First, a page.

The world is turning green. The focus on environmental issues increased during the last years, in particular the effect that rising levels of CO2 in the Earth's atmosphere has on global warming. Reducing environmental impact becomes a business imperative. But aviation is still considered one of the most difficult transport sectors to decarbonize. Carbon emissions from aviations accounts for around 2.5% of global emissions. Related to the projected growth of aviation after the pandemic, an increase in emissions is expected. Therefore the idea of "green aviation" and environmentally sustainable practices becomes more and more important.
Which direction to take?
Aviation stakeholders intensify activities to reach the future of carbon-neutral air transportation across the globe. OEMs are looking to improve fuel efficiency, commit to sustainable aviation fuel (SAF) and invest in research and development (R&D) of hydrogen-based and electric solutions. Airlines introduce green strategies, which consider many different factors along their operations like energy and emissions, waste and effluents, supply chain sustainability, conduct and compliance. Some airports are also doing there part. They monitor emissions, distribute SAF to airlines on a regular basis and work towards net zero position.
But among experts there is a lot of criticism of the different measures and a general opinion that the decarbonization process in aviation is going too slowly. Especially in current challenging times companies often tend to lose their focus on sustainability, because they are simply losing their power to deliver on climate change commitments due to the unprecedented crisis. Therefore economists, climate change experts and engineers have been proposing to attach climate conditions to bailouts handed out in the pandemic. On the one hand this would save the industry and on the other hand help reducing the industries' carbon footprint. Adding green conditionality to bailouts could also be beneficial not only in order to save current jobs, but also to induce new job opportunities in aviation. Therefore, many experts see the current crisis as the single greatest opportunity to redirect the future of the industry.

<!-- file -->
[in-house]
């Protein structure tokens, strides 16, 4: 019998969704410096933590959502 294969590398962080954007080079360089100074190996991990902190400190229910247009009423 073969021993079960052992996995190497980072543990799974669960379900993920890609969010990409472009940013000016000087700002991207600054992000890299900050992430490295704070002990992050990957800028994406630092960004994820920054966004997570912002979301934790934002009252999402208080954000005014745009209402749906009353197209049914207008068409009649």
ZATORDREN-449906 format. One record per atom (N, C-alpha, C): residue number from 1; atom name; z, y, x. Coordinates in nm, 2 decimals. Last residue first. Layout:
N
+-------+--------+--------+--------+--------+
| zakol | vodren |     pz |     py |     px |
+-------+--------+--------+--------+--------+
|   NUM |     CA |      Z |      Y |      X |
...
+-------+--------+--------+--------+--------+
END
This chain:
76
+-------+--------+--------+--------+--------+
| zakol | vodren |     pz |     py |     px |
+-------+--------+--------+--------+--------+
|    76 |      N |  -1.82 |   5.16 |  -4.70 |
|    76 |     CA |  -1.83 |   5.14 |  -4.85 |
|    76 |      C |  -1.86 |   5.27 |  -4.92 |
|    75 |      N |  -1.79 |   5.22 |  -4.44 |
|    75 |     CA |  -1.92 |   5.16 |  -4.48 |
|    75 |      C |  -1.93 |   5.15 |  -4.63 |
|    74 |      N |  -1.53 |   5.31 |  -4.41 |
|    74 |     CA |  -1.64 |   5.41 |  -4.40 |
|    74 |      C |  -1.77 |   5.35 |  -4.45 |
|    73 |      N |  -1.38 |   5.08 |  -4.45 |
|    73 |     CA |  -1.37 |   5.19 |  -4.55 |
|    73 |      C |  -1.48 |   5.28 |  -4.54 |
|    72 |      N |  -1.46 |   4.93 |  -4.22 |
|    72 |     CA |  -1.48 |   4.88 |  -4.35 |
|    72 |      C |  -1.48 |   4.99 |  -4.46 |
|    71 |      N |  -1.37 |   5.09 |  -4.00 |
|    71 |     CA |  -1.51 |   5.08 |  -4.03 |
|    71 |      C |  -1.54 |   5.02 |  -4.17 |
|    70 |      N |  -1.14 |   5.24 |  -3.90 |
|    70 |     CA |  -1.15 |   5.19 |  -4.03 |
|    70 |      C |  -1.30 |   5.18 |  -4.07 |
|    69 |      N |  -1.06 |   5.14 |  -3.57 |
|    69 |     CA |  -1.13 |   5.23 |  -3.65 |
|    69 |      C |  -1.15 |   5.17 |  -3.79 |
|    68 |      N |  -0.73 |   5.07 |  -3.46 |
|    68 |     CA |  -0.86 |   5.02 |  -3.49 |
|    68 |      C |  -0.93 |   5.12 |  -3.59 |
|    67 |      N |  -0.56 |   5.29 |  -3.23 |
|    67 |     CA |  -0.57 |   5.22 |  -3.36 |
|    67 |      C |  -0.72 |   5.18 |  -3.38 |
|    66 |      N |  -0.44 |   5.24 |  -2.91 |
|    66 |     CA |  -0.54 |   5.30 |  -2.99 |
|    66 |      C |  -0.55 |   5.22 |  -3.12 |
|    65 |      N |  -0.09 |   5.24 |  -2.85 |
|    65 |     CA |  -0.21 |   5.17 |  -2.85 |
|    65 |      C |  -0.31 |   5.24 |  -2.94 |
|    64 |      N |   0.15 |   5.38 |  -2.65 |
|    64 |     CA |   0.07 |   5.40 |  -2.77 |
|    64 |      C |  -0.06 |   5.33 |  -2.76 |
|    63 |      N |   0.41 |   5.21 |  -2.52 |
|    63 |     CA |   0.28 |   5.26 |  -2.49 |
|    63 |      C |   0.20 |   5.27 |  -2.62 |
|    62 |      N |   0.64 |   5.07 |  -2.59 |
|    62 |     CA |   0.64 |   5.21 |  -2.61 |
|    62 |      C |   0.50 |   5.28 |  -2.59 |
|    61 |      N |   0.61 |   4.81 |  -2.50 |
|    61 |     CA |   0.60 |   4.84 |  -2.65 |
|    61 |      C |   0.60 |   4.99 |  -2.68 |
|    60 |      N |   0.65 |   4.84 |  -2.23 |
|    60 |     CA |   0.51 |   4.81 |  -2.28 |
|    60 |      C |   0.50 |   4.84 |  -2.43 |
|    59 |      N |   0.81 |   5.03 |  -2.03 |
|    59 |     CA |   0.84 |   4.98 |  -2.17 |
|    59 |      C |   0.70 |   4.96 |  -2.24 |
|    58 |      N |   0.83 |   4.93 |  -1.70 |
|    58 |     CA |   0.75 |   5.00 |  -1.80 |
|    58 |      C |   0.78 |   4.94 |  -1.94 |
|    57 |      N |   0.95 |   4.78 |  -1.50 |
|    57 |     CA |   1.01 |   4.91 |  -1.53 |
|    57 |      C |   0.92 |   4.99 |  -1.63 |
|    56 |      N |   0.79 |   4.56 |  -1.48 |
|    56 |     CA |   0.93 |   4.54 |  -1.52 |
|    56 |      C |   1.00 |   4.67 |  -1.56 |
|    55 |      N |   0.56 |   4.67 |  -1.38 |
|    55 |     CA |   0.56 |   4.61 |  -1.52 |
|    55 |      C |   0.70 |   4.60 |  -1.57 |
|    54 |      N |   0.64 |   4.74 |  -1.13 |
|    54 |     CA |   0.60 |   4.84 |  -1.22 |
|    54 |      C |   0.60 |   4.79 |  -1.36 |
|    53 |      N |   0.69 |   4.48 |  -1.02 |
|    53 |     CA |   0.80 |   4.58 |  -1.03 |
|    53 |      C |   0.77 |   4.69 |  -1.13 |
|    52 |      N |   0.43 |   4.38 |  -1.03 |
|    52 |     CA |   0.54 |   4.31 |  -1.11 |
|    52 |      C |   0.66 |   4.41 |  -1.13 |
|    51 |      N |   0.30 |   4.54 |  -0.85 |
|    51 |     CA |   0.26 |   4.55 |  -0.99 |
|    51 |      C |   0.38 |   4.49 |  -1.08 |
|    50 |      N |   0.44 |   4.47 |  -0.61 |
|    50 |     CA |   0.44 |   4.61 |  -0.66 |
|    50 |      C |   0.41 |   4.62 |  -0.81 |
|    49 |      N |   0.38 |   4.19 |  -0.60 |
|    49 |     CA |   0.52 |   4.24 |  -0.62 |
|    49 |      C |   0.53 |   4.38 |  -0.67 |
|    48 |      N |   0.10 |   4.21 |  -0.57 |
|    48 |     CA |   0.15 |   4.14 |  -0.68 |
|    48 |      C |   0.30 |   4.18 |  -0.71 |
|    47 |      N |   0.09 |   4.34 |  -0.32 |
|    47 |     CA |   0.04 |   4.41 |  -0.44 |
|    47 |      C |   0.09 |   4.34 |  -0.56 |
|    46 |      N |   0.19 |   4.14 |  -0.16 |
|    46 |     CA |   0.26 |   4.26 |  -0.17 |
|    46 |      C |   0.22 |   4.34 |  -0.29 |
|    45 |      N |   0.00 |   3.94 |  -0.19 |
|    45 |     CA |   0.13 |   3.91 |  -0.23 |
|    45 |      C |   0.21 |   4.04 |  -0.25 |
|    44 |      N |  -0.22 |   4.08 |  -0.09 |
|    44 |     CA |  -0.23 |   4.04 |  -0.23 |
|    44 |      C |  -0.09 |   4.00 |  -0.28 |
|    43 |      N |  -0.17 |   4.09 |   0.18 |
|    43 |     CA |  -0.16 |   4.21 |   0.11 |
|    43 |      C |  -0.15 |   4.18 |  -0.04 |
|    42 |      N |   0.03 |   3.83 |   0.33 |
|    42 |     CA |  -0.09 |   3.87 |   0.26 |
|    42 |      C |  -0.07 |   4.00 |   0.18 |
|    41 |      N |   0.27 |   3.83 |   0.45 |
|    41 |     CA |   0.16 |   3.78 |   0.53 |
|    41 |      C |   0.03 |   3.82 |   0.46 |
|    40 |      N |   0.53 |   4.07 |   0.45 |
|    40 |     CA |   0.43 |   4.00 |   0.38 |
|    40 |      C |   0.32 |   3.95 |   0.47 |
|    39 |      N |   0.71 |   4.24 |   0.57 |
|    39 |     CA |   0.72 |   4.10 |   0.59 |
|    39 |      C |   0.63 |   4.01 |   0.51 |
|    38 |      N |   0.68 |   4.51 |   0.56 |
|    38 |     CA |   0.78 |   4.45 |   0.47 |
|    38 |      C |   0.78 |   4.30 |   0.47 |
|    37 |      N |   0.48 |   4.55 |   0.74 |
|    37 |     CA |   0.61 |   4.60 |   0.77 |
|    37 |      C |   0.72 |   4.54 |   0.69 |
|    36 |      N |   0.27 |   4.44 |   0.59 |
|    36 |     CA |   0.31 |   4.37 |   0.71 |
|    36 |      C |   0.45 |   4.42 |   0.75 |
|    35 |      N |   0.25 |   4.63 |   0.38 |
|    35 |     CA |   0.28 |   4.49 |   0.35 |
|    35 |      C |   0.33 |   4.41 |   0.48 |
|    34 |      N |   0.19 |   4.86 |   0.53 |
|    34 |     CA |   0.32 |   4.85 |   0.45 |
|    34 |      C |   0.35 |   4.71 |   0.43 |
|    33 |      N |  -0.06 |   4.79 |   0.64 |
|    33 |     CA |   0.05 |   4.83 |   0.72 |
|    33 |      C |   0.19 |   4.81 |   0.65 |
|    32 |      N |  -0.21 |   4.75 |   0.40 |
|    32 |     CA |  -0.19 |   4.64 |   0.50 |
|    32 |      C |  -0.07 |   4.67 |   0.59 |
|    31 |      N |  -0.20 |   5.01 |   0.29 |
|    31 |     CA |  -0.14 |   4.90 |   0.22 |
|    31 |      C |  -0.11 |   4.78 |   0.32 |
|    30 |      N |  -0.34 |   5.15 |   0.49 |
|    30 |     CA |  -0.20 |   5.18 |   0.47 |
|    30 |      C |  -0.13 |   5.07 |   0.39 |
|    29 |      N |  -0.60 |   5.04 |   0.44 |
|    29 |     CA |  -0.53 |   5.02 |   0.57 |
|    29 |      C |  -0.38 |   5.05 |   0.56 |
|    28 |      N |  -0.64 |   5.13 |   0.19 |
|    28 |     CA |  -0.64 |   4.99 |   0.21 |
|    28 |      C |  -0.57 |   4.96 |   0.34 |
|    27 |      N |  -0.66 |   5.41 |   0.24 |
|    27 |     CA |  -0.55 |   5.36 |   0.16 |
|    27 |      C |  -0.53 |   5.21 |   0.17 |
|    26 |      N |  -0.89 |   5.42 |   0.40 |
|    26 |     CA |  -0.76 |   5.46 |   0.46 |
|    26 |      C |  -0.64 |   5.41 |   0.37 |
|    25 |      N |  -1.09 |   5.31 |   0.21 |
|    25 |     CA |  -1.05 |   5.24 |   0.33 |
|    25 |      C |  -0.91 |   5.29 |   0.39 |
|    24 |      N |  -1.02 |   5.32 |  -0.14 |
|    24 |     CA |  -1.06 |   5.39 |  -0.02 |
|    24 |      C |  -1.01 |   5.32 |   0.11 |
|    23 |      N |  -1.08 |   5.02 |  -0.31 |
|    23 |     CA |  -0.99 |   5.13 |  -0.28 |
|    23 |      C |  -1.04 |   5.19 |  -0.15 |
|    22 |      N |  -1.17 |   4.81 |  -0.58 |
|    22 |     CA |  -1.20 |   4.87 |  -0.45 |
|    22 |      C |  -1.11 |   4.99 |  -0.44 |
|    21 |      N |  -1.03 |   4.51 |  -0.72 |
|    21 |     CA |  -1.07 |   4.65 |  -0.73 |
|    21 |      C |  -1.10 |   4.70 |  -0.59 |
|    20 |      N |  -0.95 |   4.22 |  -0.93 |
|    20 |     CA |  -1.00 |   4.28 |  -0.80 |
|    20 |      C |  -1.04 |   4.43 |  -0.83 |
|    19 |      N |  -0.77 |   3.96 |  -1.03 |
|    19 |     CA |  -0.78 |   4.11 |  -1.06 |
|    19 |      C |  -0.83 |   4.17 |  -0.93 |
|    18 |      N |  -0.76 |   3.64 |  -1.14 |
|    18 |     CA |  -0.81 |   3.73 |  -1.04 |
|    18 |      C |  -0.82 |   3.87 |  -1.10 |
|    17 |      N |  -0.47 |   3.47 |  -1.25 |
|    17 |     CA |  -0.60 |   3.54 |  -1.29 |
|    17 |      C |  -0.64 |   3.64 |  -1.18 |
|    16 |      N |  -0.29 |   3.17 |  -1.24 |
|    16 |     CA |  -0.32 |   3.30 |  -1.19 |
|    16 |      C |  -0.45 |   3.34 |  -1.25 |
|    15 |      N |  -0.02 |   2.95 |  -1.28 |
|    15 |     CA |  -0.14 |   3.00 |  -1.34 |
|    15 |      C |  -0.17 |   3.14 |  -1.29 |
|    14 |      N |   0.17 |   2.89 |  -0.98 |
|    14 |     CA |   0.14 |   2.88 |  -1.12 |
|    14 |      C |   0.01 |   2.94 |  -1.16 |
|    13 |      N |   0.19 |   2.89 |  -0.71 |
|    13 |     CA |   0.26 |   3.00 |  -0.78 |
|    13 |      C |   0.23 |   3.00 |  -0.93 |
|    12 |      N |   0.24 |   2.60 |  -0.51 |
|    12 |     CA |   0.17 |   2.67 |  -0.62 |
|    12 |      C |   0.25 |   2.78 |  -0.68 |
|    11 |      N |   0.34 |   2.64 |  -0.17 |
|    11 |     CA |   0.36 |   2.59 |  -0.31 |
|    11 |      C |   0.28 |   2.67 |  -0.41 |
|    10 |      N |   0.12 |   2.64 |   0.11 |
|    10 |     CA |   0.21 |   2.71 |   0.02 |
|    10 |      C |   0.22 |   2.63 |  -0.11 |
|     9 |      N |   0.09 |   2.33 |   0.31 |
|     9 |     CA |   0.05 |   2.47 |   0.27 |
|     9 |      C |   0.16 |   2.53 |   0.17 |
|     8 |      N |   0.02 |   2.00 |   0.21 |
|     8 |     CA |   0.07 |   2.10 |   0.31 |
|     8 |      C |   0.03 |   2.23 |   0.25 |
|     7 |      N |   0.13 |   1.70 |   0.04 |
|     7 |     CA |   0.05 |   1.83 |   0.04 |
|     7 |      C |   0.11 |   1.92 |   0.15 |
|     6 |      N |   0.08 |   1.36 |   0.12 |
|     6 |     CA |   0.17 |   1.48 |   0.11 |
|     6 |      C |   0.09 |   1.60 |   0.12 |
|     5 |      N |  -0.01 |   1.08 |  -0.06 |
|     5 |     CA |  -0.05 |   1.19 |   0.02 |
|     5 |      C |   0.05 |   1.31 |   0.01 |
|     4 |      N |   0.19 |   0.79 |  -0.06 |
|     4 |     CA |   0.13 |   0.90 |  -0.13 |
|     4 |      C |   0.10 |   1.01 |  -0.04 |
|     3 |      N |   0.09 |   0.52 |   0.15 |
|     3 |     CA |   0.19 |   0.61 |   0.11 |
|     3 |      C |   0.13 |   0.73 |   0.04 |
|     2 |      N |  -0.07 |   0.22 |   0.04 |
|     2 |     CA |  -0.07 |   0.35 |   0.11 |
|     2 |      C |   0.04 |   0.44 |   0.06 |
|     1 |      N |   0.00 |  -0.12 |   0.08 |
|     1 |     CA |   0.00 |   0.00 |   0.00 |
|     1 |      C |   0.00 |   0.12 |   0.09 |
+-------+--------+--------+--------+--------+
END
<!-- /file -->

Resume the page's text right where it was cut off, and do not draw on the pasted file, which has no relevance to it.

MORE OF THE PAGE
In this context green financing and investing is becoming more and more important for aviation. But what's the motivation for sustainable investing? Sustainable investing considers environmental, social and corporate governance (ESG) criteria to generate long-term competitive financial returns and positive societal impact. For airlines and lessors there are several motivations including personal values and goals, institutional mission and the demands of clients, constituents or plan participants. Companies that focus on sustainability may also benefit from lower funding costs and a good investor relation story. Important aspects for sustainable investors are a strong financial performance, but also the believe that green investments should be used to contribute to advancements in ESG practices. Investors may actively seek out investments - such as community development loan funds or clean tech portfolios - that are likely to provide important societal or environmental benefits. Some investors embrace sustainable investing strategies to manage risk and fulfill fiduciary duties. They review ESG criteria to assess the quality of management and the likely resilience of their portfolio companies in dealing with future challenges. Some are seeking financial outperformance over the long term.
There is a strong link between ESG and financial performance and there are many activities, proposed solutions and promises to make aviation more sustainable and reduce its' carbon footprint. But can the promotion of offsettings, the use of bio and synthetic fuels and the development of electric and hydrogen propulsion really deliver the necessary result and avoid the need for short-term demand reduction? Or is there a kind of "sustainability play book" to justify the industries' growth? It is a fact that aircrafts and engines have become more efficient over the last decades. But critics argue that despite of the efficiency improvements emissions from aviation increased exponentially over the last years and decades.
All bets on hardware?
On the technical side, the development of new aircraft propulsion progresses slowly and poses great challenges. In average it takes around 15 years to develop, test and certify a new engine. This is too long a period for the urgently needed environmental goals to be achieved. In addition to that there seems to be no adequate solution to the existing technological challenges. Hydrogen takes up a lot of volume in the plane, so that flights would become significantly less efficient and more e and electric batteries are heavy, so that electric aircrafts can initially only be designed for short distances. On the business side, there are different "green" activities from aviation companies, that seem to give false impressions and obscure facts. Therefore "green washing" scandals are making the press.
What do you think of green financing strategies and their actual contribution to a sustainable aviation?
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